State traffic records show that since 2015, there have been 22 accidents, with nine of them resulting in injury, on the stretch of road under discussion – Seminary Road from North Howard Street to North Quaker Lane.
In contrast, the stretch of road from Kenmore Ave. to North Howard Street – for which no changes are scheduled, but which is marked by the city to be “considered for short-term and mid-term improvements” – saw 68 accidents in that same span of time, 24 of which resulted in injury.
Sestak also pointed to U.S. Census data, which shows the eastern section of Seminary Road has a higher median income rate than the western section.
“People [with] low income, they never really get a voice. Nobody goes over there to do town hall for them,” Sestak said. “The biggest deficit we have in America today is the lack of trust in government. This is not the way to try to justify something on the issue of safety … if you’re concerned about the safety on Seminary, do it in the part you’re not even doing anything in.”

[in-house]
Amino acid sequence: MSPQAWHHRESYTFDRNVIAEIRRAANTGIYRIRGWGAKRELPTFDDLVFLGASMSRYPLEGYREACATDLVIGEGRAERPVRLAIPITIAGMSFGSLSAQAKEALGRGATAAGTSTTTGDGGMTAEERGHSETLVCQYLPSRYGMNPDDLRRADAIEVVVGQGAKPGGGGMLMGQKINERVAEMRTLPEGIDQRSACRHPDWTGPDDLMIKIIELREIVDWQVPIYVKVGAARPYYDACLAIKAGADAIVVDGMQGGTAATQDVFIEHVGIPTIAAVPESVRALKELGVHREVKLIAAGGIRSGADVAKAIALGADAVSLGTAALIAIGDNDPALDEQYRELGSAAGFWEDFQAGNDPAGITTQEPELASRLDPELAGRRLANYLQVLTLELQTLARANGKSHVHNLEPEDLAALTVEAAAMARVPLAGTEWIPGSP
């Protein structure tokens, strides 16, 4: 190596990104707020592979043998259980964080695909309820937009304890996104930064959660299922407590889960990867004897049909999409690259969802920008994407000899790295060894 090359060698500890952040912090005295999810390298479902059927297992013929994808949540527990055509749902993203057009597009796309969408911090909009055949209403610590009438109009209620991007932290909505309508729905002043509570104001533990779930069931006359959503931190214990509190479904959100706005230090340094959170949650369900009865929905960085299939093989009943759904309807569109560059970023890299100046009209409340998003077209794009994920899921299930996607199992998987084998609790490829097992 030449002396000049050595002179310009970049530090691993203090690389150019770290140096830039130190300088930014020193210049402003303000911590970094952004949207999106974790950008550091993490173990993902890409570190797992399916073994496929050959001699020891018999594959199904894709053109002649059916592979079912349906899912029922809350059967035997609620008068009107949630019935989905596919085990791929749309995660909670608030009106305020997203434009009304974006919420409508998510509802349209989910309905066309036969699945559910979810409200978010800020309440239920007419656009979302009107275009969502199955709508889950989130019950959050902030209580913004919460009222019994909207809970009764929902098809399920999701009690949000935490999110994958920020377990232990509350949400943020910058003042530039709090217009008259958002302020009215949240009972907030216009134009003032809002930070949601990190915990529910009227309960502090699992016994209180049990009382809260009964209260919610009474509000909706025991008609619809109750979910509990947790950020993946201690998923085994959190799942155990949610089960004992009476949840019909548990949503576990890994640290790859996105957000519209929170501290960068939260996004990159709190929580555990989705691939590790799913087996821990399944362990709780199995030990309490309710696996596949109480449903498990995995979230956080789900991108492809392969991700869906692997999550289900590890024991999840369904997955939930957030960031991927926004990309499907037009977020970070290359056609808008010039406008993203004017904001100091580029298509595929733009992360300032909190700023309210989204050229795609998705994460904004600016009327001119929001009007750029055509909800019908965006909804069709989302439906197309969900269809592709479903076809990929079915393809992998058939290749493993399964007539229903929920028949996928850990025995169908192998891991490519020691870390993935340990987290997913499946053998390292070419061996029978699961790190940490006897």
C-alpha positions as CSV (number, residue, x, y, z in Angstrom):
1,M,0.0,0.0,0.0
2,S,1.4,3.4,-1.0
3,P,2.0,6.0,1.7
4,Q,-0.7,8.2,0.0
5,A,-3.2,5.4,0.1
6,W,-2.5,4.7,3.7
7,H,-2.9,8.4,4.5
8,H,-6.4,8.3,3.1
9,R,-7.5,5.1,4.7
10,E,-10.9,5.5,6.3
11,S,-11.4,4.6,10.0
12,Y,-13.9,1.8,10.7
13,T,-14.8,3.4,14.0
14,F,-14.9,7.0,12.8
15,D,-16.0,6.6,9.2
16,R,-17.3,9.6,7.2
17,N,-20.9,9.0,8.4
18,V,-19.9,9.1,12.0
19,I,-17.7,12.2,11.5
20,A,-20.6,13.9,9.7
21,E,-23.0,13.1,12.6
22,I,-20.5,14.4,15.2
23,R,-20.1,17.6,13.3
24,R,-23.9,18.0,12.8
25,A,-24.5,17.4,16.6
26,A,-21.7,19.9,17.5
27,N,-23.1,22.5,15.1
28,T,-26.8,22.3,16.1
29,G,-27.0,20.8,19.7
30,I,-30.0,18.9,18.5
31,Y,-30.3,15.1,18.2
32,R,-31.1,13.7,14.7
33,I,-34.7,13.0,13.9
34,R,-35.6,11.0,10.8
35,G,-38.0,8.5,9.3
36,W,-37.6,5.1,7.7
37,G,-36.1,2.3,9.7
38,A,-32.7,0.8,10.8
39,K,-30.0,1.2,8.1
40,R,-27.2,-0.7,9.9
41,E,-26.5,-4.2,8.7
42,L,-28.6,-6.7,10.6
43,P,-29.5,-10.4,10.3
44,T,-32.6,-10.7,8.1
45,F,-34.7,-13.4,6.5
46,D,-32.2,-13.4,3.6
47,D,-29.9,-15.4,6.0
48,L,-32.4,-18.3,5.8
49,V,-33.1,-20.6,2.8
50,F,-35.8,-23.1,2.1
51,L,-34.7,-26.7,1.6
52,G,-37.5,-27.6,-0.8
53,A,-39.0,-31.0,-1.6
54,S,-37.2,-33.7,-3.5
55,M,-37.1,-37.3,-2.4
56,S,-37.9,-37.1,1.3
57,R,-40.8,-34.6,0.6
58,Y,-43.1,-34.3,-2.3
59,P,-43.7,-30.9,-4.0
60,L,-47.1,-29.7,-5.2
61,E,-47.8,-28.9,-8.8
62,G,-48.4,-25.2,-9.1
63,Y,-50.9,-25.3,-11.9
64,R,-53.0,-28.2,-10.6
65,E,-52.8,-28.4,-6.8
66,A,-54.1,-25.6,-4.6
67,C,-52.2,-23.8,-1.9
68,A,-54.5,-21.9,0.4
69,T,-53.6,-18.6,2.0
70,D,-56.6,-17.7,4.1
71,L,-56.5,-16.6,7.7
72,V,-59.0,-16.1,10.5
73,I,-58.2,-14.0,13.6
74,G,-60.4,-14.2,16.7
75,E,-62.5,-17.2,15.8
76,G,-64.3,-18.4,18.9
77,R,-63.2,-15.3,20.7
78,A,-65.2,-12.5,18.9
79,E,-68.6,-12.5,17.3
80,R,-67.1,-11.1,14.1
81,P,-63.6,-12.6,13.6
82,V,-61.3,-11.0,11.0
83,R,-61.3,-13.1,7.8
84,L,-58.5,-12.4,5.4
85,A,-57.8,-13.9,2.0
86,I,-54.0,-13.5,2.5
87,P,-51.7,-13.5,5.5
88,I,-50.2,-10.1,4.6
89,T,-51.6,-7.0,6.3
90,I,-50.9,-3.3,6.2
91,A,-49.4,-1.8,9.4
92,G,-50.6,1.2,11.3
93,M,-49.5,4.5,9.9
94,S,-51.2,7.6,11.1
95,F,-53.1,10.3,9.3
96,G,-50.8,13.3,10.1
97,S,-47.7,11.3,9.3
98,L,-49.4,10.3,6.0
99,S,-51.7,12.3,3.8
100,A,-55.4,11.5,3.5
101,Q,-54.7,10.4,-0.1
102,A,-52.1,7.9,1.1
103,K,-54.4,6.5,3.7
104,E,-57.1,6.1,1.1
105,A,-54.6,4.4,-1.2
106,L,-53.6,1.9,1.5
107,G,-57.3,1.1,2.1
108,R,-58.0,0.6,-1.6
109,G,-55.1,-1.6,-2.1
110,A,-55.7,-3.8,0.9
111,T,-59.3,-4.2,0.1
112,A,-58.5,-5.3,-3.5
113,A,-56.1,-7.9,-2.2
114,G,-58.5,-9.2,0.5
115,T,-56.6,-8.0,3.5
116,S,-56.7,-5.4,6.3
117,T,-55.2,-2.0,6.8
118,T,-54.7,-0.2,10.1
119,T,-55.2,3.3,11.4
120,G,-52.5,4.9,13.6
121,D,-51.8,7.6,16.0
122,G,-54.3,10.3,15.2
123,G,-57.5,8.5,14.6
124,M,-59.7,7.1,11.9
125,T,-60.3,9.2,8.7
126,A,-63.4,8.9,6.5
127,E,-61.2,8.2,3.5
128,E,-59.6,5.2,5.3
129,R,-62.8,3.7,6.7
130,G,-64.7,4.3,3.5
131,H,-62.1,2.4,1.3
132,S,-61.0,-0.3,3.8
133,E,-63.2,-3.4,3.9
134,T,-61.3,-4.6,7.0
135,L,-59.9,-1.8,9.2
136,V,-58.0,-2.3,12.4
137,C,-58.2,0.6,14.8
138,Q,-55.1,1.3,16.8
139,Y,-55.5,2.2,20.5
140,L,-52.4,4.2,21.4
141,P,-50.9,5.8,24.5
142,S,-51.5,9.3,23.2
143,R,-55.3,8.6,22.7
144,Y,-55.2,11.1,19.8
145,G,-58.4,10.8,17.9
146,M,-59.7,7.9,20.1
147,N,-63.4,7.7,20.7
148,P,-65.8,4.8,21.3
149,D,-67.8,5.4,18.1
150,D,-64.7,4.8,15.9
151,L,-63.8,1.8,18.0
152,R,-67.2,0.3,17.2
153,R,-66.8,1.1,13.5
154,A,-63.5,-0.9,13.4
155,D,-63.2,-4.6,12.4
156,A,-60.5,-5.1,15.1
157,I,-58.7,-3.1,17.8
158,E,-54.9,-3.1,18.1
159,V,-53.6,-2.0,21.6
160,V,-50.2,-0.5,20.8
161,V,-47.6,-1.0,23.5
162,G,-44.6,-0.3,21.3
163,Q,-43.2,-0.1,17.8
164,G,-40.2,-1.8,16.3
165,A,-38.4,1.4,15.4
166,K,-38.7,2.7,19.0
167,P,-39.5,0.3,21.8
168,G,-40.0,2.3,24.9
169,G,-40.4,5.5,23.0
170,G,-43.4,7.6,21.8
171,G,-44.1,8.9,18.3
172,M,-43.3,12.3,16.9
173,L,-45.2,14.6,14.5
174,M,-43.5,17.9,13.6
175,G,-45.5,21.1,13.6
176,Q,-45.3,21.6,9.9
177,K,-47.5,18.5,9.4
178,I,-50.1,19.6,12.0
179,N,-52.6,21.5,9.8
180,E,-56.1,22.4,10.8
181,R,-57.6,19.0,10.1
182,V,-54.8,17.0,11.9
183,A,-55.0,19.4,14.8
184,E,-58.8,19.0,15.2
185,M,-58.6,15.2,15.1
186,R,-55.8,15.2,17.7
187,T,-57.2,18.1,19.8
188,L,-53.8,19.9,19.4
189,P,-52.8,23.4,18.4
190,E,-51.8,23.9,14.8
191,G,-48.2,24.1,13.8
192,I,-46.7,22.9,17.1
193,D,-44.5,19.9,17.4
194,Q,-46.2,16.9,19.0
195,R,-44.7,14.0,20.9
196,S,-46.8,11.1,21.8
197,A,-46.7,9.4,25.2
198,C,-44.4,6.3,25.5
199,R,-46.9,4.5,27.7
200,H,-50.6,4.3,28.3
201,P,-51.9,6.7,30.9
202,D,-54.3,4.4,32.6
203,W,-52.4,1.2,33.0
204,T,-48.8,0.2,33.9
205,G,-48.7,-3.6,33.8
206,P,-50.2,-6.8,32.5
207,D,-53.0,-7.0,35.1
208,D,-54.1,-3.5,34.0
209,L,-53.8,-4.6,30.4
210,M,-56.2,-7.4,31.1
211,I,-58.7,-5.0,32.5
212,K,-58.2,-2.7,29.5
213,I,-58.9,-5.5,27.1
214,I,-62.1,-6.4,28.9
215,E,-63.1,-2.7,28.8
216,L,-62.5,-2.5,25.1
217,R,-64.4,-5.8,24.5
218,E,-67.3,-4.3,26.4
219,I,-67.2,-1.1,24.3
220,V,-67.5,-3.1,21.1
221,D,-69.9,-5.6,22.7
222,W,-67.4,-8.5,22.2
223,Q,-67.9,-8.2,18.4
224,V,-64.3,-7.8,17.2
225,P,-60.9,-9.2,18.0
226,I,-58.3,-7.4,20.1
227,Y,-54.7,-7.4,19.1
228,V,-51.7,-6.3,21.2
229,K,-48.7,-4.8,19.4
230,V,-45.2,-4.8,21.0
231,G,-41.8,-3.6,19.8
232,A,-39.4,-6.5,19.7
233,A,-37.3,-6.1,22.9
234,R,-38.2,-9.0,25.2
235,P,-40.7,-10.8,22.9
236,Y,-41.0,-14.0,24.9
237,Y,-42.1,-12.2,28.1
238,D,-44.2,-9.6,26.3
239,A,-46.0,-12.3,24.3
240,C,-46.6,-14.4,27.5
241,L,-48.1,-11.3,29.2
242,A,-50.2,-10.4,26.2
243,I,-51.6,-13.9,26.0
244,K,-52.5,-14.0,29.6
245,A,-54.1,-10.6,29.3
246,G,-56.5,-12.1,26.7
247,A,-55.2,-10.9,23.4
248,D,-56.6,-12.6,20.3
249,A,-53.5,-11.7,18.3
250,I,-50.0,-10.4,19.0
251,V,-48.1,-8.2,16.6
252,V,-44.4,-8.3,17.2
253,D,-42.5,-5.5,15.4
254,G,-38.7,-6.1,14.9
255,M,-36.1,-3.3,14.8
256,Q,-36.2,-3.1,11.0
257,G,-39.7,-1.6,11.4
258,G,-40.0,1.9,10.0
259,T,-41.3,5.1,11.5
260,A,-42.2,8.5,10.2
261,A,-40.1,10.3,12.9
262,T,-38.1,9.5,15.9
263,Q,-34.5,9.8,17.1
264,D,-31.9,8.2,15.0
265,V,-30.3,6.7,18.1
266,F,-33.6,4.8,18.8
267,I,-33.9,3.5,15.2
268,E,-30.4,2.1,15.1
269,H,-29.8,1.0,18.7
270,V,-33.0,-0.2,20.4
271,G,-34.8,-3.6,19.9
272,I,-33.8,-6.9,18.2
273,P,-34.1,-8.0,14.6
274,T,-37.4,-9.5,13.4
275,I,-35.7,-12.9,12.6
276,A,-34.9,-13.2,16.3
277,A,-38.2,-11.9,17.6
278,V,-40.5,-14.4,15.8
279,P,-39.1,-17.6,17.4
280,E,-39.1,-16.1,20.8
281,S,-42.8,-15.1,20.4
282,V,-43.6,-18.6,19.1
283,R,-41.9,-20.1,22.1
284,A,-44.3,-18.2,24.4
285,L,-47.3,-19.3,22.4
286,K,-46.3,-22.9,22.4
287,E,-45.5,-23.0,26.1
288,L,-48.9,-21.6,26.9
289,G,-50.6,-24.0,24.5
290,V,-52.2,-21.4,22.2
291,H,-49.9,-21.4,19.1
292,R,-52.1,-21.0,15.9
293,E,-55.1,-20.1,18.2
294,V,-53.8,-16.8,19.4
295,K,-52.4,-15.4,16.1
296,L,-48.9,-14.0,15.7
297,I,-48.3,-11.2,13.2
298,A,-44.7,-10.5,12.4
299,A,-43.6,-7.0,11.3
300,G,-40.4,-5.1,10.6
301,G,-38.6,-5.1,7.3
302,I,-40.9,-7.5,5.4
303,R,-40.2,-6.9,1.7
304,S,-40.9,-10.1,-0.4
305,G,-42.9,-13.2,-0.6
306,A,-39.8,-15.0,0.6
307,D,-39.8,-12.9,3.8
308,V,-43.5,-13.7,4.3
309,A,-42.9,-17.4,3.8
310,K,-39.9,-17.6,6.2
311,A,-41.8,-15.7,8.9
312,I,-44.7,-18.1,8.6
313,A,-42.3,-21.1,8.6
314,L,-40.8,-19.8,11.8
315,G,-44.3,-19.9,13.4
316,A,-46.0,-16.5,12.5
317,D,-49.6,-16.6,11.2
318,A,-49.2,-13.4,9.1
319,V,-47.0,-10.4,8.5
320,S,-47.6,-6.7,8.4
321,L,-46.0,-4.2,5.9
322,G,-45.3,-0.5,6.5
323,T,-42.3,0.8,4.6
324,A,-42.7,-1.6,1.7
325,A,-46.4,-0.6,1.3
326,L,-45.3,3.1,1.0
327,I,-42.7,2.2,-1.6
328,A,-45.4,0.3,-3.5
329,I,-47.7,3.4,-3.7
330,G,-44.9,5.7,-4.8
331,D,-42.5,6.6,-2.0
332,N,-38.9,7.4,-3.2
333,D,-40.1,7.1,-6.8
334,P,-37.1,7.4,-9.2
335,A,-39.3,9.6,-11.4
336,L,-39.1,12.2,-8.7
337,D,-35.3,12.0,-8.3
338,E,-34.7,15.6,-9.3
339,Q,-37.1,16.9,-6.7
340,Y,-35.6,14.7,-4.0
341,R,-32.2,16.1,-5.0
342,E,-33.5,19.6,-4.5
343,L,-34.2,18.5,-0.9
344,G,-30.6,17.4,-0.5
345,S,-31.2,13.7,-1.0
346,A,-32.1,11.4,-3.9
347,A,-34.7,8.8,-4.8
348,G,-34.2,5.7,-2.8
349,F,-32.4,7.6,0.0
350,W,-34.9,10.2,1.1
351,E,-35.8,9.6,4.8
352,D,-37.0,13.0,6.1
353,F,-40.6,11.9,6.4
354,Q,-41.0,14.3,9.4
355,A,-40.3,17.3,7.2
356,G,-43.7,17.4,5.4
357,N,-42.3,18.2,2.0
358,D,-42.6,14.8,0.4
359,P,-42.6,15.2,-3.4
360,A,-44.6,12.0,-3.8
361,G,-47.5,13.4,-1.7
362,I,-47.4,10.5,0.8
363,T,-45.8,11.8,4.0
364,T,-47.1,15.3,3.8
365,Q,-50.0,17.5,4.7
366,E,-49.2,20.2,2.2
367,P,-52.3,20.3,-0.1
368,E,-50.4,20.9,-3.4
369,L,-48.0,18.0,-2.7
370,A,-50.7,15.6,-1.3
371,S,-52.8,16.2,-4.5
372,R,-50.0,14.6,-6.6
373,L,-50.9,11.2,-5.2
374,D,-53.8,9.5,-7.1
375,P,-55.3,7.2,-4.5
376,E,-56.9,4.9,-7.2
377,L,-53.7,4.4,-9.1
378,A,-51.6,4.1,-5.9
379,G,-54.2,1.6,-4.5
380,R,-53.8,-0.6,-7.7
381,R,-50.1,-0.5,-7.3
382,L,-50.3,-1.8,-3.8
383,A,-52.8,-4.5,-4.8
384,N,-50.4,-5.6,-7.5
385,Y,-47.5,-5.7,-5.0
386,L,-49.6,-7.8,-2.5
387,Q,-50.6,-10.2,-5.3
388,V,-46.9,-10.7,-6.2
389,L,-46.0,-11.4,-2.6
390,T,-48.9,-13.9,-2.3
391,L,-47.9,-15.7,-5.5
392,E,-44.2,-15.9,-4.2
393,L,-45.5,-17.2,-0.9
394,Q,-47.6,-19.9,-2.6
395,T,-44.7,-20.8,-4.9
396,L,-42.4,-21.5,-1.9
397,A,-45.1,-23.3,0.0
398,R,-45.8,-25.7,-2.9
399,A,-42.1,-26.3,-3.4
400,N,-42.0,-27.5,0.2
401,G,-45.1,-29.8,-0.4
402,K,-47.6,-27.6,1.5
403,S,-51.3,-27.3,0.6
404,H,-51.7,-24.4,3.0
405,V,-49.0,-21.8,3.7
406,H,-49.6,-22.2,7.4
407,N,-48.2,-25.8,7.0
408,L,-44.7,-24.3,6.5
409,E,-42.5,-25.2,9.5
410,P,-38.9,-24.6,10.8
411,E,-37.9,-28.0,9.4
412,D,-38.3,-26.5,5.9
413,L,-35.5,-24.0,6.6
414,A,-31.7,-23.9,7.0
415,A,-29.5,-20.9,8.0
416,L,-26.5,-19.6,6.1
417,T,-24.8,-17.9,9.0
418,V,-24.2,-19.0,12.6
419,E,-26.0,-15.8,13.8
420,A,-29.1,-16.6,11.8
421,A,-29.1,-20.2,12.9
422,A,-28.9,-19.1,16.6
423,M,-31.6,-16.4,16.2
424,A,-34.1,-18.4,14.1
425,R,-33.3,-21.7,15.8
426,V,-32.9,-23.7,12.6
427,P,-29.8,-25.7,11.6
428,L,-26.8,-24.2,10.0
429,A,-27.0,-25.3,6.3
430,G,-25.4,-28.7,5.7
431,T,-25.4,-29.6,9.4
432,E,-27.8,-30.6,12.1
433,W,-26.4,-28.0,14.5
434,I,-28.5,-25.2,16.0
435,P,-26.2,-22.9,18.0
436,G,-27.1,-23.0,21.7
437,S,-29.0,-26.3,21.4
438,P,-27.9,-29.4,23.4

Orr said the entirety of Seminary Road up to I-395 was originally part of the current repaving plan, but had to be delayed due to complications, including the high level of traffic in the area and existing projects by the state transportation department.
“We felt comfortable proposing something from Howard [Street] to the east, and kind of leaving the lane configuration from Howard to the west alone, with some pedestrian safety modifications at some of those intersections alone, just because of the unknowns with higher traffic volume in that section of the roadway,” Orr said.
She added that potential changes to Seminary Road west of Howard Street would be “a little bit outside of the scope of what we do with a typical resurfacing project,” and city staff is currently considering options for a longterm, standalone project on that stretch of road. There is no timeline yet for when such a project would take place, Orr said.
The staff recommendation is currently scheduled to be considered by the city Traffic and Parking Board on June 24. It would then go before city council for a public hearing and final vote in September.
Repaving would begin shortly afterward if the plan receives final approval, Orr said.